Survey: Local pharmacy outshines mail order
ALEXANDRIA, Va. – Mail-order pharmacies continue to get lower marks in customer satisfaction, according to a survey released today.
On a scale of 1,000, overall satisfaction with mail-order pharmacies averages 792, compared to 814 for brick-and-mortar pharmacies, states J.D Power and Associates in a press release. That's down 14 points from 2011.
Customer satisfaction with mail-order pharmacies is measured by four factors: cost competitiveness, prescription delivery, prescription ordering, and customer service. For brick-and-mortar pharmacies, it’s measured by five factors: prescription ordering and pick-up process, store, cost competitiveness, non-pharmacist staff, and pharmacist.
Satisfaction with mail-order pharmacies is significantly higher among customers who choose to use mail-order pharmacies rather then those who are required to use it (810 vs. 768); and satisfaction with cost competitiveness is higher in that same group (773 vs. 714).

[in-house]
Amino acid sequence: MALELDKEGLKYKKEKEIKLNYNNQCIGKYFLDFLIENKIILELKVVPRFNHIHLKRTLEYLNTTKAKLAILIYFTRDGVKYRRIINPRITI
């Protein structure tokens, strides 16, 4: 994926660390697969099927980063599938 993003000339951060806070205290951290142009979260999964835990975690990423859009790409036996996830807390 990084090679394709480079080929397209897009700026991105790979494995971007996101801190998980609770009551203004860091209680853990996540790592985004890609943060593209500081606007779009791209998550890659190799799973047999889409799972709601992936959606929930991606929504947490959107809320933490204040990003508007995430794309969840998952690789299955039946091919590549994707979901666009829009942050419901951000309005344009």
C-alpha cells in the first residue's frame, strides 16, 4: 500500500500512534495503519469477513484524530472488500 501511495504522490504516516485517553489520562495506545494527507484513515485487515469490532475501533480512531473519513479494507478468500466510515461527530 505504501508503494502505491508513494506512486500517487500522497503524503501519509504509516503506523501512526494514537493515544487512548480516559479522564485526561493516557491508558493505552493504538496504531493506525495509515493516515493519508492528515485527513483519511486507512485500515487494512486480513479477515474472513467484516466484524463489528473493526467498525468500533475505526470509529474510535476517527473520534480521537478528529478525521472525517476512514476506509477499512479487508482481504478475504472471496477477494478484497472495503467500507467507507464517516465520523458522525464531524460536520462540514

"Customers who are given a choice tend to perceive they are paying less than they would at a store pharmacy, or are deriving a better value for their purchase," stated Rick Millard, senior director of the healthcare practice at J.D. Power and Associates.
When it comes to choosing between the two, a convenient location and customer service are more important for the brick-and-mortar pharmacy.
"This survey is also noteworthy for the growing dissatisfaction patients expressed with respect to mail-order pharmacies, typically owned by pharmacy benefit managers (PBMs)," stated Lonny Wilson, president of the National Community Pharmacists Association. "For the second consecutive year, more patients disapproved of the job performance of mail-order pharmacies than did the year before."